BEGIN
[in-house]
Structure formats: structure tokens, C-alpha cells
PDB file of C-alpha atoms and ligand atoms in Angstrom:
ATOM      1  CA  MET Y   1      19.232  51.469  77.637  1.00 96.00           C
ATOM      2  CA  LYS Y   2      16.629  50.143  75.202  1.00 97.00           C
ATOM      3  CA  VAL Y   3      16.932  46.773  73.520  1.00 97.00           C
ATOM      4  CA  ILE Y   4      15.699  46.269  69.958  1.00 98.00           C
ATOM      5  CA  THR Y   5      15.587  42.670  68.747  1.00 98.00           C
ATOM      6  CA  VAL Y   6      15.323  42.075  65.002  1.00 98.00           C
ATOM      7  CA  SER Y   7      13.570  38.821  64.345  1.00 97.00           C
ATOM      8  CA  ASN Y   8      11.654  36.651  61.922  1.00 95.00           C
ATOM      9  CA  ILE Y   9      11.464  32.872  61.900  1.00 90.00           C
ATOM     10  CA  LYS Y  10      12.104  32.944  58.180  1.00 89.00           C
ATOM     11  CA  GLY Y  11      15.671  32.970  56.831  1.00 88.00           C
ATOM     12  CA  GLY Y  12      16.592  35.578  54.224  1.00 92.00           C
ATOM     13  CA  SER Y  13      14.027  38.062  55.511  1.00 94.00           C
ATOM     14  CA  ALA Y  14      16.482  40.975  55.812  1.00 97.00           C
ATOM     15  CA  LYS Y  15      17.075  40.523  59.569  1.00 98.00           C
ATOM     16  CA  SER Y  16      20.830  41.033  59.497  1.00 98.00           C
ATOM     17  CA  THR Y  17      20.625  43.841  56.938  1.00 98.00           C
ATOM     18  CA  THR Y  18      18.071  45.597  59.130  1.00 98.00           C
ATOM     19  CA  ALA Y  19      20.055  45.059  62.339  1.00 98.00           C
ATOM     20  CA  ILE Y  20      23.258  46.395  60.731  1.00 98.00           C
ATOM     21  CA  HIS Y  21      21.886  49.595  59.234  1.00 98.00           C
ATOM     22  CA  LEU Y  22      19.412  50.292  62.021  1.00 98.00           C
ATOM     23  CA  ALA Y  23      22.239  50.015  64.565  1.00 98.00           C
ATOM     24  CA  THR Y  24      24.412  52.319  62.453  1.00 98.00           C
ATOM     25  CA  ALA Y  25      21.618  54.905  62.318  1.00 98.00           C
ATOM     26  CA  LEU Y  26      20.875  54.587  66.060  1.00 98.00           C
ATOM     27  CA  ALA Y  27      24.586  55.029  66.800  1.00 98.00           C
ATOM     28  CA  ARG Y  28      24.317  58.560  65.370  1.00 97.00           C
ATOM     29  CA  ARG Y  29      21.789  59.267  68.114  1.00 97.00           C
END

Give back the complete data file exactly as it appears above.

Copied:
[in-house]
Structure formats: structure tokens, C-alpha cells
PDB file of C-alpha atoms and ligand atoms in Angstrom:
ATOM      1  CA  MET Y   1      19.232  51.469  77.637  1.00 96.00           C
ATOM      2  CA  LYS Y   2      16.629  50.143  75.202  1.00 97.00           C
ATOM      3  CA  VAL Y   3      16.932  46.773  73.520  1.00 97.00           C
ATOM      4  CA  ILE Y   4      15.699  46.269  69.958  1.00 98.00           C
ATOM      5  CA  THR Y   5      15.587  42.670  68.747  1.00 98.00           C
ATOM      6  CA  VAL Y   6      15.323  42.075  65.002  1.00 98.00           C
ATOM      7  CA  SER Y   7      13.570  38.821  64.345  1.00 97.00           C
ATOM      8  CA  ASN Y   8      11.654  36.651  61.922  1.00 95.00           C
ATOM      9  CA  ILE Y   9      11.464  32.872  61.900  1.00 90.00           C
ATOM     10  CA  LYS Y  10      12.104  32.944  58.180  1.00 89.00           C
ATOM     11  CA  GLY Y  11      15.671  32.970  56.831  1.00 88.00           C
ATOM     12  CA  GLY Y  12      16.592  35.578  54.224  1.00 92.00           C
ATOM     13  CA  SER Y  13      14.027  38.062  55.511  1.00 94.00           C
ATOM     14  CA  ALA Y  14      16.482  40.975  55.812  1.00 97.00           C
ATOM     15  CA  LYS Y  15      17.075  40.523  59.569  1.00 98.00           C
ATOM     16  CA  SER Y  16      20.830  41.033  59.497  1.00 98.00           C
ATOM     17  CA  THR Y  17      20.625  43.841  56.938  1.00 98.00           C
ATOM     18  CA  THR Y  18      18.071  45.597  59.130  1.00 98.00           C
ATOM     19  CA  ALA Y  19      20.055  45.059  62.339  1.00 98.00           C
ATOM     20  CA  ILE Y  20      23.258  46.395  60.731  1.00 98.00           C
ATOM     21  CA  HIS Y  21      21.886  49.595  59.234  1.00 98.00           C
ATOM     22  CA  LEU Y  22      19.412  50.292  62.021  1.00 98.00           C
ATOM     23  CA  ALA Y  23      22.239  50.015  64.565  1.00 98.00           C
ATOM     24  CA  THR Y  24      24.412  52.319  62.453  1.00 98.00           C
ATOM     25  CA  ALA Y  25      21.618  54.905  62.318  1.00 98.00           C
ATOM     26  CA  LEU Y  26      20.875  54.587  66.060  1.00 98.00           C
ATOM     27  CA  ALA Y  27      24.586  55.029  66.800  1.00 98.00           C
ATOM     28  CA  ARG Y  28      24.317  58.560  65.370  1.00 97.00           C
ATOM     29  CA  ARG Y  29      21.789  59.267  68.114  1.00 97.00           C